For Christmas this year, we chose to leave the US behind and stay in Paris, which was a fantastic decision. The city was alive and bustling, and it was just magical to be there. We ate as much as we possibly could in our few days there...and I was ready to stay another month.
We arrived on the 23rd, and after a really fantastic Christmas concert at Saint-Chapelle, we took a taxi to Le Chateaubriand. We were shocked to be seated, reservation-less, in about 20 minutes. The meal was great -- some of the courses were not terribly tasty, but wonderfully imaginative, and other courses were delicious; in particular, the cod in a smoked mozzarella foam with spinach sauce, and a dessert of Chinese mushrooms with chantilly cream and tangerine slices. Heavenly. It was the last night the restaurant was open before they closed for the holidays, so it got kind of rowdy, the music edged up pretty loud and the servers were running around -- but it was good fun. I would say the only misstep was ordering the wine pairings. The prix fixe menu is quite reasonable at 55 euro/person, and the wine pairings about double that. However, I felt the the selections did not particularly compliment the dishes and they came out so haphazardly we did not know what went with what. If we returned, I think we would be much happier ordering a bottle of wine or two of our own choice.
On Christmas Eve, we got provisions for the next day on Rue de Bretagne. We went to dinner at Huiterie Regis. I feel a little sheepish saying I prefer the tiny, briny, oysters of the US east coast to Fines de Claires and Spéciales de Claires. Those oysters were positively enormous, with a very velvety delicate flavor. A great revelation was how much we liked the shrimp! The restaurant is cozy and lovely, and we stumbled out to happen upon Christmas mass at Saint-Germain, which made for a really terrific night.
Christmas Day, we wandered around all parts of the city, which felt really alive; lots of people out with their families. We had an extremely rich and delicious dinner at Les Cocottes. The place was full of mainly English speakers. We began with the fois gras terrine, which we could have easily consumed another plate of. We then shared the potatoes with pigs feet, and the Christmas special of the chicken stuffed with fois gras. Both were truly amazing, sumptuous, buttery. My only quibbles was that the chicken was a bit dry, and the food came out literally immediately, within a matter of minutes; suggesting to me that they were expecting hordes so prepared quite a lot of food in advance. That was a little disappointing. We ended with the famous chocolate tart and the coffee buche de noel. Service was casual and lively.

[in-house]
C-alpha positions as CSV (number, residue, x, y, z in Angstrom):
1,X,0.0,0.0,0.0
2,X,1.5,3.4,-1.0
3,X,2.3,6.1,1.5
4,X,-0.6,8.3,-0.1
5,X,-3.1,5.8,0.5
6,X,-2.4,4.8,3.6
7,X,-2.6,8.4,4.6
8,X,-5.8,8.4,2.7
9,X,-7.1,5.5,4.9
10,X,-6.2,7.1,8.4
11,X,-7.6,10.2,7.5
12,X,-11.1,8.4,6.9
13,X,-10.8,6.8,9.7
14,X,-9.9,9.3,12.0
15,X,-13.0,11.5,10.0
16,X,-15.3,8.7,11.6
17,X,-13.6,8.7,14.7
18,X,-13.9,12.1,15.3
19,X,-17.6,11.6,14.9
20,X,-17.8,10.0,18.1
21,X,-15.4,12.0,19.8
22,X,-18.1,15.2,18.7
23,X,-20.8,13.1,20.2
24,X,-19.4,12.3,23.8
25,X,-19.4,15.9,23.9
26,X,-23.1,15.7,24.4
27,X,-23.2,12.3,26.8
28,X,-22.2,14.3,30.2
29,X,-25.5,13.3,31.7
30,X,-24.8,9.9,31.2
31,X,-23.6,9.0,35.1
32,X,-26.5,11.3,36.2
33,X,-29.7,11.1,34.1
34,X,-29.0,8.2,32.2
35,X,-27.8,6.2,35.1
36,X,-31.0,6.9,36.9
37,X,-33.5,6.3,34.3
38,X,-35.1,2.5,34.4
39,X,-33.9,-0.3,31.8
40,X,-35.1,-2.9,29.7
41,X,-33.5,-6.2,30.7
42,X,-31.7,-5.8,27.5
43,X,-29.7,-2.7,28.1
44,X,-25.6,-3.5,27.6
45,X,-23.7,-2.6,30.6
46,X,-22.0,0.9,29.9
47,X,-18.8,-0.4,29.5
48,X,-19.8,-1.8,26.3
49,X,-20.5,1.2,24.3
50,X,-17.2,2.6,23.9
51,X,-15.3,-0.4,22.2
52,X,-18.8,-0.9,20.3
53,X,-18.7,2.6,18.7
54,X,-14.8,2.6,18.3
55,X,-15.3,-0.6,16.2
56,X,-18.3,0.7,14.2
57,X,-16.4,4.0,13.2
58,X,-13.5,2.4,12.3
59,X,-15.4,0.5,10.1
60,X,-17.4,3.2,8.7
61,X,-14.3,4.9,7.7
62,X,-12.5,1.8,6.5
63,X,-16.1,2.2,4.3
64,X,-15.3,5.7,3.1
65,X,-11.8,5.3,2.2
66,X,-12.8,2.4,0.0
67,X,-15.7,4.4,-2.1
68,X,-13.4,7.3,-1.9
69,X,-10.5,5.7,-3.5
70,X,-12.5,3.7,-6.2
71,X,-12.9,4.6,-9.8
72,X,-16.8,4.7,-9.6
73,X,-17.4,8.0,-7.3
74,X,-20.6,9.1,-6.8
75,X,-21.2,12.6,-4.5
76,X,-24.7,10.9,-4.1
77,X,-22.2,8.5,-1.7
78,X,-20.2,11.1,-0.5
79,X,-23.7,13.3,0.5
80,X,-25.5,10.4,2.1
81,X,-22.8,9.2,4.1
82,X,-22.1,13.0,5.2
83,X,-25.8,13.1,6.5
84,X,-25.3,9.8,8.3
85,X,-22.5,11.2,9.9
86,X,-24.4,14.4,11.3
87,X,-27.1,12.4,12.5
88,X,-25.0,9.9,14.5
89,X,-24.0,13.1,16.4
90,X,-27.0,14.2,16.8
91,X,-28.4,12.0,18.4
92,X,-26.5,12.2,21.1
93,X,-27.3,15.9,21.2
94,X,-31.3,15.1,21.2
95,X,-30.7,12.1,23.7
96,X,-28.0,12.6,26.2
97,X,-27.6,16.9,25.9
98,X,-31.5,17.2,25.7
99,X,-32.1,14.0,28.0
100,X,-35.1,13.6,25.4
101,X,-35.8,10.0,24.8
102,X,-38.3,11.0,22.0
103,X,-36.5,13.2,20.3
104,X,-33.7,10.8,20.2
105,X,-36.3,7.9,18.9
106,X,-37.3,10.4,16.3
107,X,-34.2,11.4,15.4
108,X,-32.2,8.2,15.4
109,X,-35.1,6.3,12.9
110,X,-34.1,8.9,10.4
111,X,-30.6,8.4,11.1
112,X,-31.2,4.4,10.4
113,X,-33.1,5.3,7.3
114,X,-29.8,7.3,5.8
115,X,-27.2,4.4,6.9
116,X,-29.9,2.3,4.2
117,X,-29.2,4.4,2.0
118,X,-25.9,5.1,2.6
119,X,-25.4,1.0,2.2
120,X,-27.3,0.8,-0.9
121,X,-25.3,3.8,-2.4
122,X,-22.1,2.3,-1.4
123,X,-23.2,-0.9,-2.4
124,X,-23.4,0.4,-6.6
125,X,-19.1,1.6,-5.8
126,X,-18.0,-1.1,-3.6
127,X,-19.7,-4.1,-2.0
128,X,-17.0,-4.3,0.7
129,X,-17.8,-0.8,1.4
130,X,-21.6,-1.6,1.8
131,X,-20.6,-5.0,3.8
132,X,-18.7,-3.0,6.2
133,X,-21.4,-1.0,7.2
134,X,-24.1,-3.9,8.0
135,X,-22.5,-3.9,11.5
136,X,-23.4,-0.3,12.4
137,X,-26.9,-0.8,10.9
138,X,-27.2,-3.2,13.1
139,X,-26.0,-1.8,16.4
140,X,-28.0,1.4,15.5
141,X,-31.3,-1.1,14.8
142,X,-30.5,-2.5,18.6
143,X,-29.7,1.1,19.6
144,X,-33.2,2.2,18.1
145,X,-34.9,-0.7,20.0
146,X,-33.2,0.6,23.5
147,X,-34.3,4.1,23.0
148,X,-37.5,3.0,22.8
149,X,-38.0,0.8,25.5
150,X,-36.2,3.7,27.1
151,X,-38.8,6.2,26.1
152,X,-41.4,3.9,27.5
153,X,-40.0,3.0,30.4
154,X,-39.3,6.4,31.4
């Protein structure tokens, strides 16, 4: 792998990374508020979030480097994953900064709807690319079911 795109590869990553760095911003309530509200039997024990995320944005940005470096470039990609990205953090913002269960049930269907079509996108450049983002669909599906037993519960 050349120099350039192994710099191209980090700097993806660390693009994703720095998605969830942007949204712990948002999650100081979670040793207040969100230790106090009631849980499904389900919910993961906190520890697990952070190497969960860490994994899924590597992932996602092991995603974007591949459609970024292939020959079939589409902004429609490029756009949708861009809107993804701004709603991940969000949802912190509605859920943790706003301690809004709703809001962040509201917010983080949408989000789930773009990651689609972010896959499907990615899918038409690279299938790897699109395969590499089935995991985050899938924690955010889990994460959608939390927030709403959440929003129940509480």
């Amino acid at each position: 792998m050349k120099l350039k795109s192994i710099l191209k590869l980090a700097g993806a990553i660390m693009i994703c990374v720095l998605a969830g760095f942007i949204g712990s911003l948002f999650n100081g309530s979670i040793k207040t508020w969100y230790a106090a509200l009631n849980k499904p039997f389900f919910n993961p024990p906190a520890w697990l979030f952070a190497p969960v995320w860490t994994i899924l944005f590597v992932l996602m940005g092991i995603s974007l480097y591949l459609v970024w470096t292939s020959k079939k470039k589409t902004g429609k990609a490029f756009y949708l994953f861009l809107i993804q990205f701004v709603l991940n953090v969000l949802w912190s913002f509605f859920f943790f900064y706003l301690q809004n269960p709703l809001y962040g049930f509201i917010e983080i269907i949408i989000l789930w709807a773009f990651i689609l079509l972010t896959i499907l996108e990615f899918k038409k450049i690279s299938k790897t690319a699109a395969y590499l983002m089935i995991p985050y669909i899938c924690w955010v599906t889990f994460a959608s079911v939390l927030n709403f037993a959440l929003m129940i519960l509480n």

The next day we stuffed our little faces with a selection of pastries from a lovely patisserie on Rue de Bretagne. We had a chocolate eclair, dark chocolate and raspberry croissant, and a "tarte tropizenne," which was basically a sandwich of sponge cake with bavarian cream in the middle. Never seen it in the US, and it was amazing. Our afternoon snack was snails at L'Escargot Montorgueil. We've only had sea snails in Barcelona before, so this was our first foray into escargot-dom. We had the snails classically done (the idea of curry and roquefort turned my stomach a bit), with a really wonderful country terrine with onion jam. Snails, terrine and white wine made for a terrific snack that we're not really privy to in the US. We weren't really hungry till 10:30pm or so, when we wandered into Le Verre Vole, right near the apartment we rented. The place was packed and we were grateful they were still serving. We started with Utah oysters; which we far preferred to the Claires we had at HR. I got the confit de canard and my husband got the boudin noir. Both were really incredible. I must say, the presentation is reminiscent of so much cuisine in Brooklyn/NYC right now, but it was still delicious and wonderfully executed. We ended with a pot of chocolate with tangerines on top. Our server was knowledgeable and cordial, and by the end of the night, treated us to several glasses of wine...no complaints from us.
On our final day, Pain de Sucre was finally open after the Christmas holiday. We spent about 20 minutes deciding what to get before settling on a seasonal pastry of pistachios, chocolate, pralines and mint. It was extraordinary, and the piece was truly a work of art. The precision in the presentation was breathtaking. Upon my return to NYC I went to Eataly and looked at the pastries which looked just sloppy after Pain de Sucre. We bought a few rich mini sandwiches at their savory shop and hit the road. Our last meal was a crepe at a serviceable place in Montmarte; my husband was tired and cranky, and we were about to get on the Eurostar, so it was the best we could do.
Though plenty of places were closed for the holiday season, plenty were open too. That might have been a blessing as it limited our surfeit of choices for our precious few days.
Seriously can't wait to return. Bonne année!